Opinion: Life is life

POSTED: 05/25/12 2:11 PM

You do the crime you do the time. That’s a popular expression in law enforcement circles and Justice Minister Roland Duncan has made it his mantra. Members of Parliament echoed it yesterday during the debate about the new criminal code.
The tone is set and the verdict is clear: the Justice Minister and the parliament want to stick criminals who are sentenced to life imprisonment behind bars for the rest of their lives and basically throw the key away.
The proposal in the draft criminal code was to offer lifers a sentence review after twenty years. If that review did not result in their release, they would have the option to petition the Justice Minister every five years thereafter.
It seems now that the parliament will approve the minister’s plan to ditch the article that holds this provision. The message is clear: our politicians want to get tough on crime and with them the minister.
The question is however which right this really takes away from convicts with a life sentence. After all, they have a backdoor to early release: they could petition the minister for a pardon.
There are no rules for this. A convict could bombard the minister with petitions for a pardon every day and make sure his attorney fuels publicity.
It is theoretical of course, and no minister in his right mind is going to pardon a convict who is sentenced to life in prison the day after his sentence.
That petitions for early release open old wounds became clear in Curacao where child-killer James Murray has about had it after 33 years in the slammer. His petition caused such a ruckus that the court postponed dealing with the request until after the summer. There are 21,000 signatures against Murray’s release.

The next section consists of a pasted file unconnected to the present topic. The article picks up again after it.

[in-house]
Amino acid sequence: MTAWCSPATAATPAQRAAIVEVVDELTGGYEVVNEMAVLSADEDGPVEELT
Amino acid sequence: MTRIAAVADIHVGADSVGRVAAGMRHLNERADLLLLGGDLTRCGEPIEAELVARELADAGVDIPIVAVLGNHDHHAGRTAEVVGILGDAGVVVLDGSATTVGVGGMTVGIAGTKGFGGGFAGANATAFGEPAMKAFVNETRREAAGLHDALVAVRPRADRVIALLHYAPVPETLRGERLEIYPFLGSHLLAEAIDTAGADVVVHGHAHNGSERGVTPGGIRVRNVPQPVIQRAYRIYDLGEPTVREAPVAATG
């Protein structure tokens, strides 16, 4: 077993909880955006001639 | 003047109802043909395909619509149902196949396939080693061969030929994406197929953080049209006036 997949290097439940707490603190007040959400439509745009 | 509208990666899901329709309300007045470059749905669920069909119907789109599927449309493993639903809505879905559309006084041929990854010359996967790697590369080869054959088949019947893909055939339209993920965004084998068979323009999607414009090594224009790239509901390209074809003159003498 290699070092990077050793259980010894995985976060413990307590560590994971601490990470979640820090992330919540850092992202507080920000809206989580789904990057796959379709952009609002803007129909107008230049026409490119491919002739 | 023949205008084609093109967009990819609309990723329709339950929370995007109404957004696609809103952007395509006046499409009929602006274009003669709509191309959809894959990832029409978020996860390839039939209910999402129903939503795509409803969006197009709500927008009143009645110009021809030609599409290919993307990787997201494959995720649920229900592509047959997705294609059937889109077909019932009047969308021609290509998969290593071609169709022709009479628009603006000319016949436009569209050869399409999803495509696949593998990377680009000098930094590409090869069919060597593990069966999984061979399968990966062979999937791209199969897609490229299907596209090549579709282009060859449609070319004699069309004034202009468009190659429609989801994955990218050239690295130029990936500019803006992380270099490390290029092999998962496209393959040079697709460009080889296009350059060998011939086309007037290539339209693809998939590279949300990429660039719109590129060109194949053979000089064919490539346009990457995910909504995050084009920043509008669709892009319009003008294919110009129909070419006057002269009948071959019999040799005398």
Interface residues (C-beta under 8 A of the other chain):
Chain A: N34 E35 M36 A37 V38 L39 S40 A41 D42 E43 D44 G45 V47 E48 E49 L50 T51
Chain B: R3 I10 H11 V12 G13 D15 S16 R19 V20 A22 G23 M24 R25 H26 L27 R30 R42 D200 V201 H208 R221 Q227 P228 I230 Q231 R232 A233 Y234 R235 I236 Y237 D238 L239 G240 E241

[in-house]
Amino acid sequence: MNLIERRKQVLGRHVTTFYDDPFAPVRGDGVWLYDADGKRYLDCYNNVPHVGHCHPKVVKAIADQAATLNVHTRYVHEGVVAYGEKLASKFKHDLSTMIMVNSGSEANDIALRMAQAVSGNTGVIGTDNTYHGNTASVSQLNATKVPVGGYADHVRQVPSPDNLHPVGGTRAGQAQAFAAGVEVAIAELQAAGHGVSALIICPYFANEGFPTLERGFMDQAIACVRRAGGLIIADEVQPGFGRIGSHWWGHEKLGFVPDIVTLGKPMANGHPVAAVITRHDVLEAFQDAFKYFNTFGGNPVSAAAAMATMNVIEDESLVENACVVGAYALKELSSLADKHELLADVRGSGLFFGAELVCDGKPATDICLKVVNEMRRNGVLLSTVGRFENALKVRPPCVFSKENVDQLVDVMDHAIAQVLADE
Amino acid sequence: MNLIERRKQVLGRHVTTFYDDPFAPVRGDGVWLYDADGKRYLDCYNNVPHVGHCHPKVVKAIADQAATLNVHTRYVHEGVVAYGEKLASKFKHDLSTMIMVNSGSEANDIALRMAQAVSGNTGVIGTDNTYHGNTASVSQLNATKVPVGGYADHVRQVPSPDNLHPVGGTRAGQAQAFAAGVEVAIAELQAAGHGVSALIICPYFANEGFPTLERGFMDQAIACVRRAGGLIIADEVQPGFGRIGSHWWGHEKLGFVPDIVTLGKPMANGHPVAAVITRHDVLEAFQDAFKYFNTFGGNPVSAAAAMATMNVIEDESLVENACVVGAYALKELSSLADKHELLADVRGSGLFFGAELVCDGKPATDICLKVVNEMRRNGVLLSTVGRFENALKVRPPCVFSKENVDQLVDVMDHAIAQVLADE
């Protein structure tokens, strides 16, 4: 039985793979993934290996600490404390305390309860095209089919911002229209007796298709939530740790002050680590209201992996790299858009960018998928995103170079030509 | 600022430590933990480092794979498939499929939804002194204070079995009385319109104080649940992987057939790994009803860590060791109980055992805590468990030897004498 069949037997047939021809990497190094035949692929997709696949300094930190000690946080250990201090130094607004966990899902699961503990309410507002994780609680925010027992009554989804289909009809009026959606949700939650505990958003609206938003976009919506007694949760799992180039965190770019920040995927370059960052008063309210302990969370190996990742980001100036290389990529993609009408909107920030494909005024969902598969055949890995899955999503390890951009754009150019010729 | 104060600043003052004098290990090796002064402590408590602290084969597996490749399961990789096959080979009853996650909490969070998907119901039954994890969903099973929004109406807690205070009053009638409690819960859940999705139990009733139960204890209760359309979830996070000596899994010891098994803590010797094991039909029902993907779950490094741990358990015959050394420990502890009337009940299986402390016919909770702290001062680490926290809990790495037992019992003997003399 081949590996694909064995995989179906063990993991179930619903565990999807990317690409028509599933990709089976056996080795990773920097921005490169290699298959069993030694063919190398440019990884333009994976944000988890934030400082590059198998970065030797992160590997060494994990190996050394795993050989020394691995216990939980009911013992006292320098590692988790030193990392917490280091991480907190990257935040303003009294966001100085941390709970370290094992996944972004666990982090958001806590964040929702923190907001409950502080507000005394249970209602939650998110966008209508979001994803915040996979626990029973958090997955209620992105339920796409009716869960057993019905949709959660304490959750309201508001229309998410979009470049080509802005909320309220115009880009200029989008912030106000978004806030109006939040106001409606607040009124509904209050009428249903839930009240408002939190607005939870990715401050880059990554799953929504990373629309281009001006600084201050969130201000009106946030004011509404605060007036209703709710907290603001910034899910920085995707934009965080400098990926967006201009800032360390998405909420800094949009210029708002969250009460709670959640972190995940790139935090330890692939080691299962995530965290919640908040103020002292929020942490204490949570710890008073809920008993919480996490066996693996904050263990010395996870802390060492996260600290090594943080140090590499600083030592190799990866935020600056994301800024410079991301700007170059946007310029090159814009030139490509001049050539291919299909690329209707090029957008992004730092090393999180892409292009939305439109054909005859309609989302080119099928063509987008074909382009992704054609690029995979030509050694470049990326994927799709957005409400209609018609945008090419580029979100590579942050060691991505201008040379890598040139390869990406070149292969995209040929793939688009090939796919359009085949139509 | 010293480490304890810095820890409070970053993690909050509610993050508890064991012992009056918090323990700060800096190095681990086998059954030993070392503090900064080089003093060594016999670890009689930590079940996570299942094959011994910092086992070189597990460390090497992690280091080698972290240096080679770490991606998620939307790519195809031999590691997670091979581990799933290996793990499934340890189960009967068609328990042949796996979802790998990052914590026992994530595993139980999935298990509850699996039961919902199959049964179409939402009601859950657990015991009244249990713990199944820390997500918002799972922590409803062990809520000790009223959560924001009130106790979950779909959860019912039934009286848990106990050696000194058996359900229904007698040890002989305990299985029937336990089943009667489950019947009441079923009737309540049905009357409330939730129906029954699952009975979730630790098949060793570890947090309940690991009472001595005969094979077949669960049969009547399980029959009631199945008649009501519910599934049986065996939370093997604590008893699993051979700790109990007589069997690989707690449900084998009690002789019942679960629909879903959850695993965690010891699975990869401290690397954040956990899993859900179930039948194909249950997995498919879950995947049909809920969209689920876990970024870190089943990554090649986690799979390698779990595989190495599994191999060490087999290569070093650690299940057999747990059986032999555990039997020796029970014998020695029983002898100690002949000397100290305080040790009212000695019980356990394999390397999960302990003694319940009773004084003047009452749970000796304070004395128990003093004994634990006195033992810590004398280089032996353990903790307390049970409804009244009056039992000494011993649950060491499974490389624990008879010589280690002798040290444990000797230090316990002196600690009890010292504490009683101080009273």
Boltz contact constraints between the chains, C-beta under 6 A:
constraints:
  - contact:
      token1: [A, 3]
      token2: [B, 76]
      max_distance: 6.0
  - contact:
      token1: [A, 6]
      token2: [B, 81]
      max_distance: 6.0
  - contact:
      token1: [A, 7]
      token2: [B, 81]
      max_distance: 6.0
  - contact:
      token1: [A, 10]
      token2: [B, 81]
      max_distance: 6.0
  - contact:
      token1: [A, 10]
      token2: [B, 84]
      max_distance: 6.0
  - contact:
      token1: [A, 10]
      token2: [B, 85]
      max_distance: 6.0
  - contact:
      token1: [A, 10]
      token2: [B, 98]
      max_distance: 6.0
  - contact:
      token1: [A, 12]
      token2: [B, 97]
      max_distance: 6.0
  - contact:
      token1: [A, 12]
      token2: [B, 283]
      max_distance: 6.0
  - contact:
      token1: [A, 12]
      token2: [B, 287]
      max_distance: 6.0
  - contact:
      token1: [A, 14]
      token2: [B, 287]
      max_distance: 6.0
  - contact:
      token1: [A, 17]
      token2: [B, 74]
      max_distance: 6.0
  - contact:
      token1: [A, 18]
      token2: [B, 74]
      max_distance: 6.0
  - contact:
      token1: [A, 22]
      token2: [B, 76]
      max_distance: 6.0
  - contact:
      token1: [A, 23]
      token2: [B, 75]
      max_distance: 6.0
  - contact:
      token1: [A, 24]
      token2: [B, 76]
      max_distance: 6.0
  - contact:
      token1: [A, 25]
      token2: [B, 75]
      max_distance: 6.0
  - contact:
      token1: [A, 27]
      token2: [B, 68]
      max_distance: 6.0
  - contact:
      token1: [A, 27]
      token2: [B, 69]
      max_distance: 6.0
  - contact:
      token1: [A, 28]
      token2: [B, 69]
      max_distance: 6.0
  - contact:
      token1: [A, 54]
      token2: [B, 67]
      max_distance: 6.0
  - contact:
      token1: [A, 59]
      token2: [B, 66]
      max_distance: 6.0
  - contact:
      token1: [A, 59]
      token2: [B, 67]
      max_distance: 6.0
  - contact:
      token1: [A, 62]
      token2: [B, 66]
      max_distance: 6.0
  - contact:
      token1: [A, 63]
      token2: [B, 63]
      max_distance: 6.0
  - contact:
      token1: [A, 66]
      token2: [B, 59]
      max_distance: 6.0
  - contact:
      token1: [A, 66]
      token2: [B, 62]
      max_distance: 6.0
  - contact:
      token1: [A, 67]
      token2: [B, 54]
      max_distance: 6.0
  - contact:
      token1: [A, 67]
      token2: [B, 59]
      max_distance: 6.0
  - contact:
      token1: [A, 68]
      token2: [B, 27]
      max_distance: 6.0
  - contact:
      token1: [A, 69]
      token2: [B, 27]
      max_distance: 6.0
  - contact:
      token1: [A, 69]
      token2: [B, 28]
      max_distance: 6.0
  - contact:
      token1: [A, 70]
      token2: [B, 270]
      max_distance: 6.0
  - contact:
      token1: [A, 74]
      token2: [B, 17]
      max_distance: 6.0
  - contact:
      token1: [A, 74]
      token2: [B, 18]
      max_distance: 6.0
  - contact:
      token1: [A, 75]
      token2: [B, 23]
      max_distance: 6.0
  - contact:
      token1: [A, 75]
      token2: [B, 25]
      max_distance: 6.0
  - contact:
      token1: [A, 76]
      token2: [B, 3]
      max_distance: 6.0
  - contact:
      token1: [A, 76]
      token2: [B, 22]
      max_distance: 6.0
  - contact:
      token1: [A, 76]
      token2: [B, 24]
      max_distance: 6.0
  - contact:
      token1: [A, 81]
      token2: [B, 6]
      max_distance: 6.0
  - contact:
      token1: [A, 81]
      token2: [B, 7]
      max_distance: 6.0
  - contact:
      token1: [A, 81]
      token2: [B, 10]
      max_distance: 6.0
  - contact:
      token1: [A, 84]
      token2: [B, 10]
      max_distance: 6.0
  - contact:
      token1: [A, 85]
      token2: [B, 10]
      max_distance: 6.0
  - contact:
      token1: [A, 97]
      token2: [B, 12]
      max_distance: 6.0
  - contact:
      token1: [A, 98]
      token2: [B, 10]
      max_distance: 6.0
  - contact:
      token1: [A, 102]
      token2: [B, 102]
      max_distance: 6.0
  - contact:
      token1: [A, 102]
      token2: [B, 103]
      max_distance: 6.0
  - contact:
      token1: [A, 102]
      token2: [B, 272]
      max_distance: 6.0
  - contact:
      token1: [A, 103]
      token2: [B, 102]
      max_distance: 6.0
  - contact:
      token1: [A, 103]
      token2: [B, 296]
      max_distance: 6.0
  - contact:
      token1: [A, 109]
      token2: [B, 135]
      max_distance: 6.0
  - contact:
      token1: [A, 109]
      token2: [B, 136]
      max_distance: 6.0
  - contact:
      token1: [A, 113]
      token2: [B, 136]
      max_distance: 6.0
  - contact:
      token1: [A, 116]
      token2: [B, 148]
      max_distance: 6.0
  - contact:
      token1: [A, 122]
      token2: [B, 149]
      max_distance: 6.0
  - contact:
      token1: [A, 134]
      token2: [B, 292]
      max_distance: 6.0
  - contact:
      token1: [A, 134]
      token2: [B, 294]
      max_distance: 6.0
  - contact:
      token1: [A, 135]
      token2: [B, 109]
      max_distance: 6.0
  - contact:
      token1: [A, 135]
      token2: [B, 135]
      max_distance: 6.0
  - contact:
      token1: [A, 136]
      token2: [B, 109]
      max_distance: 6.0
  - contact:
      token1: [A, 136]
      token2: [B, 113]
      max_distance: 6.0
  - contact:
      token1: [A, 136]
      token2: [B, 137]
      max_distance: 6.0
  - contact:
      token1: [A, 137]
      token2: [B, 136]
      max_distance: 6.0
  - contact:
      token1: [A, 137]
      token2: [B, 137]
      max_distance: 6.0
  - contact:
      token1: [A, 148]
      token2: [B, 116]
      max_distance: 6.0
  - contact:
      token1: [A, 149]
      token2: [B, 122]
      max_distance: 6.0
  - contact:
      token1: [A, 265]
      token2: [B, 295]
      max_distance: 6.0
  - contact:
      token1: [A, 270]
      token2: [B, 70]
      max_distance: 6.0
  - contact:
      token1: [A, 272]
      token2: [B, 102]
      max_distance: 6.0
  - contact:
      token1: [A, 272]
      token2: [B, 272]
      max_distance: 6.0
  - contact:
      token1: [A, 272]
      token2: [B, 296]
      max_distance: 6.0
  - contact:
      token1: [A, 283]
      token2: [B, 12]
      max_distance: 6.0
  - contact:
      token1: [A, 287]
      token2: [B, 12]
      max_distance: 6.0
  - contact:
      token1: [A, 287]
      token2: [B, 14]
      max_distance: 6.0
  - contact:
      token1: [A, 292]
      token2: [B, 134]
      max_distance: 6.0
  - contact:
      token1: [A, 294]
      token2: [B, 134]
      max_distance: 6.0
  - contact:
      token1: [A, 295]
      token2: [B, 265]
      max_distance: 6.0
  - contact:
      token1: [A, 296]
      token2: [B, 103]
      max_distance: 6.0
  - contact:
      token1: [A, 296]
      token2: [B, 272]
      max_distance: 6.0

So basically, his goose is cooked. The social unrest his petition caused is in itself reason enough to turn it down.
As far as we have been able to establish, Murray has never used the possibility to ask for a pardon, but that does not mean that other lifers won’t go that way.
St. Maarten has five convicts with a life sentence in Pointe Blanche. The two most recent ones will come back to trial in August to appeal their sentence, so it is not written in stone yet.
But we can well imagine that every time there is a news story about Curtley Allison Richards and Sherwan Roberts in the paper, the family of their victims – not to mention the young woman they repeatedly raped but who escaped with her life – will have a bad day. Mentioning their names or seeing their pictures will bring back all the bad memories from the regatta-murders and the other crimes these criminals committed.
In this sense, it is understandable that most victims wish that the criminals that caused them so much harm and grief never walk the earth as free human beings again.
There is no cure for this pain and sorrow, and if we flip the argument around, it means that there will come a moment when punishing convicts with a life sentence any longer loses its function and its meaning.
Even when such a moment arrives, and even when experts who deal with these unsavory matters, all come to the same conclusion, it still does not mean that a decision one way or the other won’t cause additional pain to victims and their families.
The Netherlands has some experience with early release and pardons. After the second world War the country kept four war criminals in a prison in Breda: Fischer, Aus der Fünten, Kotälla and Lages.
Just 21 years after the war, Lages was released after he successfully fakes a terminal illness. He still lived five years in freedom. When Justice Minister Dries van Agt suggested in 1972 that he had a positive reaction in mind for the remaining “Three of Breda” all hell broke loose in the country, and Van Agt had to drop the idea.
Seven years later Kotälla died in prison. It took another ten years before the remaining two war criminals, by then in their eighties, were released at the initiative of Justice Minister Korthals Altes. This time, the minister had the support of nineteen prominent citizens –among them former resistance fighters and the writer and Bergen-Belsen survivor Abel Herzberg.
Both Fisher and Aus der Fünten died shortly after their release.
The example shows that, a community is able to come together the moment prison sentences no longer serve a purpose, no matter how horrible the crimes.
One decision about this sensitive topic is not necessary better than another. But the Dutch example is food for thought.

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